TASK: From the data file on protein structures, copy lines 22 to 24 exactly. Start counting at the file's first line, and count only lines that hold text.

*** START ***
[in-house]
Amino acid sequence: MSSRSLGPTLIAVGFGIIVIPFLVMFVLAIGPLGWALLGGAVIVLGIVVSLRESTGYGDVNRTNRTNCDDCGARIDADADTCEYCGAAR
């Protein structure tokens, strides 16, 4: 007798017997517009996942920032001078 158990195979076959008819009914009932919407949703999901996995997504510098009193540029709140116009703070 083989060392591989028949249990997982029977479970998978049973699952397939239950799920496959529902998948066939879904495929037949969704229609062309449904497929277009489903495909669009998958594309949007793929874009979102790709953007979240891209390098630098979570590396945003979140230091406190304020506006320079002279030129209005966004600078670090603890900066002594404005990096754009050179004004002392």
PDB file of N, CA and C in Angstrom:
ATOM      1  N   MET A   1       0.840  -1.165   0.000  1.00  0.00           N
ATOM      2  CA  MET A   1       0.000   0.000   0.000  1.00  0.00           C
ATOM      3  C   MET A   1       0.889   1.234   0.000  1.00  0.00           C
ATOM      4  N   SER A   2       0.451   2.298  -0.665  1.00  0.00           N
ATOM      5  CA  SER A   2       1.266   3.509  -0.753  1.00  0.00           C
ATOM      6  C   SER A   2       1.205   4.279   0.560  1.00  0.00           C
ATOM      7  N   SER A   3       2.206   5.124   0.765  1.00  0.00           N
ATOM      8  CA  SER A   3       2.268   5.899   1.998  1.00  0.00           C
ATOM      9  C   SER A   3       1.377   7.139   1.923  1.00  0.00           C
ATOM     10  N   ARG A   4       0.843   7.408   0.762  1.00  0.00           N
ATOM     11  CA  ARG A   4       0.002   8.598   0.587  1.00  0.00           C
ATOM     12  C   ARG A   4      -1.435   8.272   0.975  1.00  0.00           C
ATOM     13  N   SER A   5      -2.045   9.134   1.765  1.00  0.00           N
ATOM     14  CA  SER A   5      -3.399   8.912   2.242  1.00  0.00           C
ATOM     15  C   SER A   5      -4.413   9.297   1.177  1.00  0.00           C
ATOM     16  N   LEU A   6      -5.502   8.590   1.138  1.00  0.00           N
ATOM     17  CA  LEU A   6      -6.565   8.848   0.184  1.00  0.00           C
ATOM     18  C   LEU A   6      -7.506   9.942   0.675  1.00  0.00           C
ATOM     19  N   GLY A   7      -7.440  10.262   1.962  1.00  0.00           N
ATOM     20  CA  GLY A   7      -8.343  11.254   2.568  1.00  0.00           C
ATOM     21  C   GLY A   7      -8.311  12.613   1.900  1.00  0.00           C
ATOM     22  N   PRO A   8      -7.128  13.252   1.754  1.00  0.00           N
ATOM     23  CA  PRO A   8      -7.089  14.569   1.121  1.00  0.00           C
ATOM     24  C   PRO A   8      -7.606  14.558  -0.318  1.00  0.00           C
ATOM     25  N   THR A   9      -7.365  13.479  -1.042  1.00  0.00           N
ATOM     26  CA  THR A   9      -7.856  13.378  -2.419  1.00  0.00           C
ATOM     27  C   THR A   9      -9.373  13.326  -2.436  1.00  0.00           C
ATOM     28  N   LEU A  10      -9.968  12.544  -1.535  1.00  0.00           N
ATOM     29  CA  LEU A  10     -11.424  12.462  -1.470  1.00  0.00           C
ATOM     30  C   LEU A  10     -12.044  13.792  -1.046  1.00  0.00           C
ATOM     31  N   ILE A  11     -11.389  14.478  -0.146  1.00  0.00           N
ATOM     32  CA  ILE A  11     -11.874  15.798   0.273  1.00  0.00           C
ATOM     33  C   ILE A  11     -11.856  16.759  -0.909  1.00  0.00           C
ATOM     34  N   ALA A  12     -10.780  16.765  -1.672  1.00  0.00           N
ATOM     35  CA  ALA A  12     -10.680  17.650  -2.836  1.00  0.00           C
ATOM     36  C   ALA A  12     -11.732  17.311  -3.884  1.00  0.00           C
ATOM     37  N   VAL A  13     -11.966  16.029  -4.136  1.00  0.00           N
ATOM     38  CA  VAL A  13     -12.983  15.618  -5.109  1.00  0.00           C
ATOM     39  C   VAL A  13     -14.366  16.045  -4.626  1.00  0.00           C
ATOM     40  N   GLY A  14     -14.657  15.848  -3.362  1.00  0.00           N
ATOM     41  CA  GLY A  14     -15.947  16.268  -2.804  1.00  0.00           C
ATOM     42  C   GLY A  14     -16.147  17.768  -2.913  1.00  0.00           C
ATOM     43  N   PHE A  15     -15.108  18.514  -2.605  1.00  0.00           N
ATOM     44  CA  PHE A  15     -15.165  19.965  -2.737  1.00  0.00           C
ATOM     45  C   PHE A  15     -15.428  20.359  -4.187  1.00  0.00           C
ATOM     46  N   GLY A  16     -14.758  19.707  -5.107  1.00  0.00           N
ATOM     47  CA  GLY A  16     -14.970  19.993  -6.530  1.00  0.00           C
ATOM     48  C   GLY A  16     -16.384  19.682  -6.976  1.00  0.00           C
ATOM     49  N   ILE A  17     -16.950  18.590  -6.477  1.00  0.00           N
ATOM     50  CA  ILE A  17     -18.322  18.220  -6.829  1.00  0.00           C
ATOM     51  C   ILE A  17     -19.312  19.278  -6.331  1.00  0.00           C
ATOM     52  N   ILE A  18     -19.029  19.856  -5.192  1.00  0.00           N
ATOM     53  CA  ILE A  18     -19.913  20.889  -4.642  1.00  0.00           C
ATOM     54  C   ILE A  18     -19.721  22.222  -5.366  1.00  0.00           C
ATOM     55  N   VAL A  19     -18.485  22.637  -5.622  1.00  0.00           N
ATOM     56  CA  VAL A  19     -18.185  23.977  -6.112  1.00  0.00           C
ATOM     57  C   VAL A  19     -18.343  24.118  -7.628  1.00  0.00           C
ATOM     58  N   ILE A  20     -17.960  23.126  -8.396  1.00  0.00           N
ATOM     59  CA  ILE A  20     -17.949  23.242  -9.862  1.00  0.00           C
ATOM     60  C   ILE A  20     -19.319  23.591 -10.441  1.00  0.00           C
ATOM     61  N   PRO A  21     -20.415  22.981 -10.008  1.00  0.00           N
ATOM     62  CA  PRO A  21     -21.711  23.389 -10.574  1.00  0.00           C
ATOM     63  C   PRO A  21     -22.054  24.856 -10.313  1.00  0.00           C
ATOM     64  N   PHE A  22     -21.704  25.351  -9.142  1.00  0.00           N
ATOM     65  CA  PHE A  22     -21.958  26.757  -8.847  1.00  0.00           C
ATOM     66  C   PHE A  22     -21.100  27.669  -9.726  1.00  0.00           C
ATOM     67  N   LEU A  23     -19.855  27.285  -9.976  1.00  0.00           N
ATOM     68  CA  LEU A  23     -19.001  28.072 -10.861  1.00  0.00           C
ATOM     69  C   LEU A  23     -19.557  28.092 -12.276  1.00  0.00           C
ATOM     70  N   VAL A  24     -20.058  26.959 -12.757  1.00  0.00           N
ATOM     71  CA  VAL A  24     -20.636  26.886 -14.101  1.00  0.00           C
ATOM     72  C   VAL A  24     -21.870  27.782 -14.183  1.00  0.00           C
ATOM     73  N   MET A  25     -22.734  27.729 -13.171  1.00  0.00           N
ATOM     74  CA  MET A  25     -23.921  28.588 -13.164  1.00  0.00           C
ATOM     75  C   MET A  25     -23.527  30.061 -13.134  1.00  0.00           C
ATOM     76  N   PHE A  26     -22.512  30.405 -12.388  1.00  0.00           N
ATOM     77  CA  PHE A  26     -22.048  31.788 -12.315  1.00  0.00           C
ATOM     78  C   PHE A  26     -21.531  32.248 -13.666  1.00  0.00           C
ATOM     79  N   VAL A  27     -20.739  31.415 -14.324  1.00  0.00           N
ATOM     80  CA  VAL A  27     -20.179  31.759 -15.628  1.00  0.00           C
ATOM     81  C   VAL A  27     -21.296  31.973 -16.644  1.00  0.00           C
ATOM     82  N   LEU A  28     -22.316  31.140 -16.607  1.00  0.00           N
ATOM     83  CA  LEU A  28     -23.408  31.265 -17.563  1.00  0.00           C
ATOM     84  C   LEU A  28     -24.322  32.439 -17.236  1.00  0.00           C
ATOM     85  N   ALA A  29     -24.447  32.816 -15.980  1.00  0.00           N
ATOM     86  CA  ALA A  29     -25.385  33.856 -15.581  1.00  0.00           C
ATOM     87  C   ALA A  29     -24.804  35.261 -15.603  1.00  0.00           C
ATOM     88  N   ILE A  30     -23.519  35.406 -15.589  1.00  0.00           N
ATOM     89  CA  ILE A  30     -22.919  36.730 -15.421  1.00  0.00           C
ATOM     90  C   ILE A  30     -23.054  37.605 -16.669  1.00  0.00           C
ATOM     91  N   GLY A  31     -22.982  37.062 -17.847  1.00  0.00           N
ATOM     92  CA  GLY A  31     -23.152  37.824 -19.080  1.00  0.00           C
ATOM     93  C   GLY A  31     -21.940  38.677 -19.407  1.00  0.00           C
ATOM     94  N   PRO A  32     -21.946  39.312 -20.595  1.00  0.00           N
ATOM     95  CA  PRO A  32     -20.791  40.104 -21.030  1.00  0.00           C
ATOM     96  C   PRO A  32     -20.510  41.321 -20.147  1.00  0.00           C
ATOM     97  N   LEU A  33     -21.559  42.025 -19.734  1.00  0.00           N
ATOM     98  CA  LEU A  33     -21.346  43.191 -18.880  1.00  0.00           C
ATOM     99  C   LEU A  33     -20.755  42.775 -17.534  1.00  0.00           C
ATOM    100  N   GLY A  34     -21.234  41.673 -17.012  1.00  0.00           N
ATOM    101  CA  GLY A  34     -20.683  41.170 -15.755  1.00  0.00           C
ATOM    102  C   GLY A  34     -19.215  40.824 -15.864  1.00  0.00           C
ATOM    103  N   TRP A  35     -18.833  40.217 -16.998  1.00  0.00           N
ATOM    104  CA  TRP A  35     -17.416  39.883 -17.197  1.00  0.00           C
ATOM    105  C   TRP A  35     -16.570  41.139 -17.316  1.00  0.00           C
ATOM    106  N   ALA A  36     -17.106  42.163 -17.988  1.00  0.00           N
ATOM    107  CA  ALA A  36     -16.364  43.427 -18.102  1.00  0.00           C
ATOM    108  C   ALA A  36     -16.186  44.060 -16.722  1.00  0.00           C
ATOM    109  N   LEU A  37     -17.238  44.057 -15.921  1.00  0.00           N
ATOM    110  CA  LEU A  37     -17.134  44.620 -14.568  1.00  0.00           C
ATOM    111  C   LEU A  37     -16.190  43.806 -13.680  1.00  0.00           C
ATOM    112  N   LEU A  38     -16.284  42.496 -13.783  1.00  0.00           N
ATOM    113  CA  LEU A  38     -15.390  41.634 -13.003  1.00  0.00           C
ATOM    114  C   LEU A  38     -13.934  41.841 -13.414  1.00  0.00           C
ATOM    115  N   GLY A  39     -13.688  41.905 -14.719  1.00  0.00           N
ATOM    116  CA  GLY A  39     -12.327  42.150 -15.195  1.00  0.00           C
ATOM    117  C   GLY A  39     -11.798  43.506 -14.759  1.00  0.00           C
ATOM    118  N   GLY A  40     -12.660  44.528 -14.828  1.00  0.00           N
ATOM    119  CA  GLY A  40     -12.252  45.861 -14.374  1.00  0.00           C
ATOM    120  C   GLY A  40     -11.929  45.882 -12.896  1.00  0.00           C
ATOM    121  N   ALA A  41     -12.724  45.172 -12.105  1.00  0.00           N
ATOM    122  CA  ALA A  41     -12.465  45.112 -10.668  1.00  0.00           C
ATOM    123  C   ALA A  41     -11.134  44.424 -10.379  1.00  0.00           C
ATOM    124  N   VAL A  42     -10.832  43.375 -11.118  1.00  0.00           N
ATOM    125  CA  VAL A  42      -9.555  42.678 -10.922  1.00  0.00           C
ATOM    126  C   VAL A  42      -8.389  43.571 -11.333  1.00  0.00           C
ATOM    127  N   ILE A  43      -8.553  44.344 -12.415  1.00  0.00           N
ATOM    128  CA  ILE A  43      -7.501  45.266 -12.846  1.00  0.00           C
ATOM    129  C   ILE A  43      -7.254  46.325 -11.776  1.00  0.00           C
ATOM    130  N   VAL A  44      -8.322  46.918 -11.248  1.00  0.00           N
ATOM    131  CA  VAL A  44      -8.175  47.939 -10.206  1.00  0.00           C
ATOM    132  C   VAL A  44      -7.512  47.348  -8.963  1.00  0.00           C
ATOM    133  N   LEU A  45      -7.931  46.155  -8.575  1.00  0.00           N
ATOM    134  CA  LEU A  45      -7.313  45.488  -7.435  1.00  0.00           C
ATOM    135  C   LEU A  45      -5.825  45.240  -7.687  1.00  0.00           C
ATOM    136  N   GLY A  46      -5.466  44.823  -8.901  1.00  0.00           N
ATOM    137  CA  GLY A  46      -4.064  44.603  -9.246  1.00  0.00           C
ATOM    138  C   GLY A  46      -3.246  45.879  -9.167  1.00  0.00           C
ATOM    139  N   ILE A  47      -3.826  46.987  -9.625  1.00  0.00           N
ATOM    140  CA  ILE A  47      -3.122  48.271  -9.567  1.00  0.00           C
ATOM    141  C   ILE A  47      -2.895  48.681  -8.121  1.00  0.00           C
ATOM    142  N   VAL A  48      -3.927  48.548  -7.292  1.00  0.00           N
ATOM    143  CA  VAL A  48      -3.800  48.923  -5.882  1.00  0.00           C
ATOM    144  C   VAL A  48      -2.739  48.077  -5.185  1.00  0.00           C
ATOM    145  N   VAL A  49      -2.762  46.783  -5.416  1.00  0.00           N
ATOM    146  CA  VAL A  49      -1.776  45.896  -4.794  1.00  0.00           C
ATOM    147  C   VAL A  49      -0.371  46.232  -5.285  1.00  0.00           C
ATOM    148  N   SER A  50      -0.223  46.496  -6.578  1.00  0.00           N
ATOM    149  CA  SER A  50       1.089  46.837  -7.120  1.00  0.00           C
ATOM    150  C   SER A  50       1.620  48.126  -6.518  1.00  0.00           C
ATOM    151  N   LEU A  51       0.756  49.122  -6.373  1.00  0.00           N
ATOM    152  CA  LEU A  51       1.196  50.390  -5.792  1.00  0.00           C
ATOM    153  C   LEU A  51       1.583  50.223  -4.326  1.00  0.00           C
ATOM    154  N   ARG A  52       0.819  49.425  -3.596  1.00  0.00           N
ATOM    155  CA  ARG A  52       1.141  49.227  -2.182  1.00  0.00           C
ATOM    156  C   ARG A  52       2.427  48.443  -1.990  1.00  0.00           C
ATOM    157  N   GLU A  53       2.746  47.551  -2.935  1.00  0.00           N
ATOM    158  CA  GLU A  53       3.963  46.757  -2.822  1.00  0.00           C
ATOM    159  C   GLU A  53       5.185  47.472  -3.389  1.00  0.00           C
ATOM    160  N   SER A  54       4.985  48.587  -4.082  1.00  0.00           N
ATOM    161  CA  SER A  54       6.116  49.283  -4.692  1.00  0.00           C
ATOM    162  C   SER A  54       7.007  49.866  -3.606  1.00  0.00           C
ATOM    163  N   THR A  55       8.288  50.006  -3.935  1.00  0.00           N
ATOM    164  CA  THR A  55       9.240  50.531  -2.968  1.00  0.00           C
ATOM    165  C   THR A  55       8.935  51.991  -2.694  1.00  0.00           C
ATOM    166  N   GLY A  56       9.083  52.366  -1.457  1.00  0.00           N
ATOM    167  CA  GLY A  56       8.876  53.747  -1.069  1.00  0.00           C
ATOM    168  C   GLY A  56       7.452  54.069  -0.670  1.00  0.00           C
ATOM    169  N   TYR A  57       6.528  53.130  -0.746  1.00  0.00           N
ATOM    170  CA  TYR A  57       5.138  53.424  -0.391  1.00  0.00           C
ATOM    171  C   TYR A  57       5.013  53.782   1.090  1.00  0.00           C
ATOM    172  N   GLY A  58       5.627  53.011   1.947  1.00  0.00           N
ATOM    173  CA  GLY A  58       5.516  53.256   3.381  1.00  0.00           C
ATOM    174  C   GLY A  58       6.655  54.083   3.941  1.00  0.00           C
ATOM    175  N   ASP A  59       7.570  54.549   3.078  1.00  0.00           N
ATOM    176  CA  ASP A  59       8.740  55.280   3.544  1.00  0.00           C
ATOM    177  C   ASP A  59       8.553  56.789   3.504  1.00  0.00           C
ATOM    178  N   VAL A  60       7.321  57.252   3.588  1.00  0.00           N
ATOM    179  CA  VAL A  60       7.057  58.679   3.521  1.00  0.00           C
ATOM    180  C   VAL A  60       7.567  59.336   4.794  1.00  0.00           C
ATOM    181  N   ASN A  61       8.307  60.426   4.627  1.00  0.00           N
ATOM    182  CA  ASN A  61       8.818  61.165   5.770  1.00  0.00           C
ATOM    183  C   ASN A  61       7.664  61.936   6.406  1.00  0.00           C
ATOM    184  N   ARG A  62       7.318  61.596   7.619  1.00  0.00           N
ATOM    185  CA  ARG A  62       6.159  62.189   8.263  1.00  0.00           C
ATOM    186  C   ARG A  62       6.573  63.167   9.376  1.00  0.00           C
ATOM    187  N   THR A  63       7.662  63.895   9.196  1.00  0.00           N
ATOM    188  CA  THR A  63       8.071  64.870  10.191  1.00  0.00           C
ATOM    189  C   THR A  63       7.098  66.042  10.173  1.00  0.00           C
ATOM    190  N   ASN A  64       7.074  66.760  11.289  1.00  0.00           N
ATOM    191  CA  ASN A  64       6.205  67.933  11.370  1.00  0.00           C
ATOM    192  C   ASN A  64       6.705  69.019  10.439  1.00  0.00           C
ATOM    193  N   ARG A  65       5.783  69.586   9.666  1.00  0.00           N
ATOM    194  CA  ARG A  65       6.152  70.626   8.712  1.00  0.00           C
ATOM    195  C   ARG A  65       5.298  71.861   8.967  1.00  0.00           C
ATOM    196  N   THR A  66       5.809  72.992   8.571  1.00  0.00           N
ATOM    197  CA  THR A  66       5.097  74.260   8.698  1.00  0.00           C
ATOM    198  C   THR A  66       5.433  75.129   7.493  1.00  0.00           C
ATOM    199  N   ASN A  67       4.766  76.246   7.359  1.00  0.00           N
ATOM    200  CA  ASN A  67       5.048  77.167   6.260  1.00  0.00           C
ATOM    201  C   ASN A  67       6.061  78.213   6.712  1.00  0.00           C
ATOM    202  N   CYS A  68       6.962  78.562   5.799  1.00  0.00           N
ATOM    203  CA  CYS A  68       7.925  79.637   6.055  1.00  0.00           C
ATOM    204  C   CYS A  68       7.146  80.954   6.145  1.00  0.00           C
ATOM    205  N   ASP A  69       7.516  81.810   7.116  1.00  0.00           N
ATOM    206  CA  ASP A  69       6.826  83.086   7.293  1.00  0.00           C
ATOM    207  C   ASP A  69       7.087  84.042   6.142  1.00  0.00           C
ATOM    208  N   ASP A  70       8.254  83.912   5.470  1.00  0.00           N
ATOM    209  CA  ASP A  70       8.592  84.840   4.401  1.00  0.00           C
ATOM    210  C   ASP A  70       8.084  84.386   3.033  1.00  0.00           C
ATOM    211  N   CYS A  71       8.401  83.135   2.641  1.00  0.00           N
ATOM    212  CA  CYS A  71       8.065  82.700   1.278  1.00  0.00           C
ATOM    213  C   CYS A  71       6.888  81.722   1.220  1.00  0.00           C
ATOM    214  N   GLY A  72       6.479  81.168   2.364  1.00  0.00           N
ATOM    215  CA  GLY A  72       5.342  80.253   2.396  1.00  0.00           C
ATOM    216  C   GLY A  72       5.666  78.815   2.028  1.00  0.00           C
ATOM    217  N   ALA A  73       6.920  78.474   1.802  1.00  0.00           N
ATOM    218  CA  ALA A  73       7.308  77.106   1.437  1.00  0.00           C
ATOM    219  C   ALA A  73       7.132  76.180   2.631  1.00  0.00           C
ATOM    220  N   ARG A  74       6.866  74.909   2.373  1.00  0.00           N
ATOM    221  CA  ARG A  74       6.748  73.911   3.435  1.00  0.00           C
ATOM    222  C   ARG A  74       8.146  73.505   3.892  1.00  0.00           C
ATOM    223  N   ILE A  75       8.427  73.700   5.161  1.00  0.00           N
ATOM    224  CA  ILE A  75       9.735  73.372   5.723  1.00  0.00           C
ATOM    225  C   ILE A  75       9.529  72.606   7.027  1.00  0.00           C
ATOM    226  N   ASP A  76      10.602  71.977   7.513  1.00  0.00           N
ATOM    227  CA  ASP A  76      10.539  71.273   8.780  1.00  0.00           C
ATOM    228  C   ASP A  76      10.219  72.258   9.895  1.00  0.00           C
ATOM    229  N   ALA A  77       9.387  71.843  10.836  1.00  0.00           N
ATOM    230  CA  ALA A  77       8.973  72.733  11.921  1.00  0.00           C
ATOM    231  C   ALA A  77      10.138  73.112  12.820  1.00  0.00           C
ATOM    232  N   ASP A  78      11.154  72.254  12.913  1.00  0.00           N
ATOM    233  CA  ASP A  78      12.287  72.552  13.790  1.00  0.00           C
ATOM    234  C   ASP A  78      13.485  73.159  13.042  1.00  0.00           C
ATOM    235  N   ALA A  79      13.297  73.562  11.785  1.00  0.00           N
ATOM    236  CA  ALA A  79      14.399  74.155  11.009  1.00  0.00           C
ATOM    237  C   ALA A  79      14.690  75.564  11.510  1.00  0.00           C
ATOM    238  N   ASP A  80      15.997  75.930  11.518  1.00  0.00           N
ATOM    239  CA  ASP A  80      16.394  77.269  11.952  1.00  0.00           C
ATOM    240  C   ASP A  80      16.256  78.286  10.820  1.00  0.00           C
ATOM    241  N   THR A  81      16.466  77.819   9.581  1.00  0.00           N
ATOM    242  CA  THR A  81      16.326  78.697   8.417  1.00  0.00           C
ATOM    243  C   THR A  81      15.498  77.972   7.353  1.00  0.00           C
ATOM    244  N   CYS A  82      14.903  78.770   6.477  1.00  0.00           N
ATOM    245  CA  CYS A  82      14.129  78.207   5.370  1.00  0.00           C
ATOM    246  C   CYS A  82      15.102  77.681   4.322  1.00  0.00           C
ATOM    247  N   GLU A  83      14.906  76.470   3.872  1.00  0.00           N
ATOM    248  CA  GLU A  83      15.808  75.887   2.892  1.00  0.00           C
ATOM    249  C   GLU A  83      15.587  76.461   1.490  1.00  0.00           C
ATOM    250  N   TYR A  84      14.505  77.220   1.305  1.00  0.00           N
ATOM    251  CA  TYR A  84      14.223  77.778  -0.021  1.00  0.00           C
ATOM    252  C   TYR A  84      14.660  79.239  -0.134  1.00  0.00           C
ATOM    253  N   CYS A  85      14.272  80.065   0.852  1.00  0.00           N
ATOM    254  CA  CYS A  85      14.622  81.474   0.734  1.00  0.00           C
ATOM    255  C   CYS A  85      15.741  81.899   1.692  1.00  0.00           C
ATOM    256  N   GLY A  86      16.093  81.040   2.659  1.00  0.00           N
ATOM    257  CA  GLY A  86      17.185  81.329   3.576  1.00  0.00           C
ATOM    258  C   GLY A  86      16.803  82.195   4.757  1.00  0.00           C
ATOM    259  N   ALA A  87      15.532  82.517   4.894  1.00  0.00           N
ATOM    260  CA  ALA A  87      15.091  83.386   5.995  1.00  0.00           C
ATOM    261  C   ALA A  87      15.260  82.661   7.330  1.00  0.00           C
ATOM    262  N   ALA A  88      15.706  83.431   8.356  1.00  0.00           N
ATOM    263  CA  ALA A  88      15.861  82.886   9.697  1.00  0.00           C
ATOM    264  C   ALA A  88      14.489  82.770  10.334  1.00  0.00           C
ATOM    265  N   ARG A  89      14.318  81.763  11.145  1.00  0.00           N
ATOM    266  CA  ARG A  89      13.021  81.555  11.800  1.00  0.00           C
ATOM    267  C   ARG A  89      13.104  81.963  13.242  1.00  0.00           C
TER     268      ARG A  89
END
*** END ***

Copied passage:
ATOM     18  C   LEU A   6      -7.506   9.942   0.675  1.00  0.00           C
ATOM     19  N   GLY A   7      -7.440  10.262   1.962  1.00  0.00           N
ATOM     20  CA  GLY A   7      -8.343  11.254   2.568  1.00  0.00           C